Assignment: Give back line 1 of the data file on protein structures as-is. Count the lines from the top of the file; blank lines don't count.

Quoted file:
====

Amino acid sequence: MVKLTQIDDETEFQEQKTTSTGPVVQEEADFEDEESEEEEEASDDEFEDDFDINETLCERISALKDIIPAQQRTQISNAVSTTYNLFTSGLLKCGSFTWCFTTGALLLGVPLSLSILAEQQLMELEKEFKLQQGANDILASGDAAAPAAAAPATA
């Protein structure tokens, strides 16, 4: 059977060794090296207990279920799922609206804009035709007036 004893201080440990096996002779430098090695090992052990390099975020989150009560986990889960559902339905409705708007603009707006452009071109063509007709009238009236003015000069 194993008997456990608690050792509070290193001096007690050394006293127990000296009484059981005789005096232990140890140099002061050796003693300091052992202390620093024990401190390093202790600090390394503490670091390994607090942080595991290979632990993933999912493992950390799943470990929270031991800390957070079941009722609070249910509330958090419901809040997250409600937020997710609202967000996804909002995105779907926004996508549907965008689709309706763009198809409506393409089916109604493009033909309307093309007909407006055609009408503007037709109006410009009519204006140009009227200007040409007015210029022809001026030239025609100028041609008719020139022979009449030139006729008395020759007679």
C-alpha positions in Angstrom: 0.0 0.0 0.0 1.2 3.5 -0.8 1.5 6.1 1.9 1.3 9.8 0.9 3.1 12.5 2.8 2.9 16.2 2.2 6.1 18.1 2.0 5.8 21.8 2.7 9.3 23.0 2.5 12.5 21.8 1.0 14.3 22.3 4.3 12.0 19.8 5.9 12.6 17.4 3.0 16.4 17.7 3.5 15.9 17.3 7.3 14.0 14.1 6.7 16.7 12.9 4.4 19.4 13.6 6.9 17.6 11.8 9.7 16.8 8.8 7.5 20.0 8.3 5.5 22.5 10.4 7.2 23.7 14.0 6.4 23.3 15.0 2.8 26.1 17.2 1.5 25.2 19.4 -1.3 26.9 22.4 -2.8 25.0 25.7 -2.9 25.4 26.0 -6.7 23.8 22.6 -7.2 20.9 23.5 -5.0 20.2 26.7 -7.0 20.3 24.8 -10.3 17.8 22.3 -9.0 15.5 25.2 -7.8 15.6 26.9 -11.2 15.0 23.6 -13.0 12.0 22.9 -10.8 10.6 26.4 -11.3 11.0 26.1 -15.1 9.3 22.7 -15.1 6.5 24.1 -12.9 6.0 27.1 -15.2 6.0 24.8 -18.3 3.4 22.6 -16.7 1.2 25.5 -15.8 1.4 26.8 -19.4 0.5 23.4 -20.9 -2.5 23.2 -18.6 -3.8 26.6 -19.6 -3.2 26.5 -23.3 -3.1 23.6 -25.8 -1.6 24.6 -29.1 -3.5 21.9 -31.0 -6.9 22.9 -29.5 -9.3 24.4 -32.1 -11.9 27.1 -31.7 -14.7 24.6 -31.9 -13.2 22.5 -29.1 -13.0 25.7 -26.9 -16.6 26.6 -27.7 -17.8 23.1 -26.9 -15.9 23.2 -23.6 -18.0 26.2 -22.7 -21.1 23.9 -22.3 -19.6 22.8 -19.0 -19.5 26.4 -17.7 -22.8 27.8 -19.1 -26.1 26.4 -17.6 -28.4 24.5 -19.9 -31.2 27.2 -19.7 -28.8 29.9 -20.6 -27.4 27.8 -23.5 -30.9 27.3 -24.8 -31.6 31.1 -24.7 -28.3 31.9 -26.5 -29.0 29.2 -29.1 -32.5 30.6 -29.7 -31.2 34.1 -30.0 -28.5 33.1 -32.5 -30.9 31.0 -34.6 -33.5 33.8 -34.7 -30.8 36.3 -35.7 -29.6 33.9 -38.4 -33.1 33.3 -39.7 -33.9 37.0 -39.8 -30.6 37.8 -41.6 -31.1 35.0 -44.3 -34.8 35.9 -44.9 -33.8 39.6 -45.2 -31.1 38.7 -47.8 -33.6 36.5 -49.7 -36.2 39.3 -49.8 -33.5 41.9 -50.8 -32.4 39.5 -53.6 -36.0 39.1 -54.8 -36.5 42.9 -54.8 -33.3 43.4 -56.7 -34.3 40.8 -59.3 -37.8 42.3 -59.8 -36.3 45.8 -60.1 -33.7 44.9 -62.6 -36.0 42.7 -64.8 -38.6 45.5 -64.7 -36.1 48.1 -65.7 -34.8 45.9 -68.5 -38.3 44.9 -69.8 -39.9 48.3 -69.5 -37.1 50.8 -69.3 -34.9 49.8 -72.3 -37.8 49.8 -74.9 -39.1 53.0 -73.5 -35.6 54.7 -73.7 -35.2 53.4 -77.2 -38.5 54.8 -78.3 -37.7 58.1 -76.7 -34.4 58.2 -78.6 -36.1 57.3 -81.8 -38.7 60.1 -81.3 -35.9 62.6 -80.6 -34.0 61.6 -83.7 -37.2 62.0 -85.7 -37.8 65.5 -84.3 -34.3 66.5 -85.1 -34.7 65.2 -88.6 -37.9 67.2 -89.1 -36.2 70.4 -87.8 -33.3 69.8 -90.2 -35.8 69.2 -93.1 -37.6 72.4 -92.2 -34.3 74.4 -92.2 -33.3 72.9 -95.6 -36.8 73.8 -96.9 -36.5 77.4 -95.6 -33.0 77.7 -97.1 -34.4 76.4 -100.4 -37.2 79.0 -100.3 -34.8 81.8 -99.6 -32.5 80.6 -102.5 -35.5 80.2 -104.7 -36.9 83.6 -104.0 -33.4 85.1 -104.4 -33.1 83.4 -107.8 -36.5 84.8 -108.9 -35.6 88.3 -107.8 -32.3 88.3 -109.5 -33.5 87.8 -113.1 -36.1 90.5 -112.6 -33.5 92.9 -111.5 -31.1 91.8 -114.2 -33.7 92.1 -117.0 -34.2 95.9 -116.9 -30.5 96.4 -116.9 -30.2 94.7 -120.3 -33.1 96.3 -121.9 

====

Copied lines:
Amino acid sequence: MVKLTQIDDETEFQEQKTTSTGPVVQEEADFEDEESEEEEEASDDEFEDDFDINETLCERISALKDIIPAQQRTQISNAVSTTYNLFTSGLLKCGSFTWCFTTGALLLGVPLSLSILAEQQLMELEKEFKLQQGANDILASGDAAAPAAAAPATA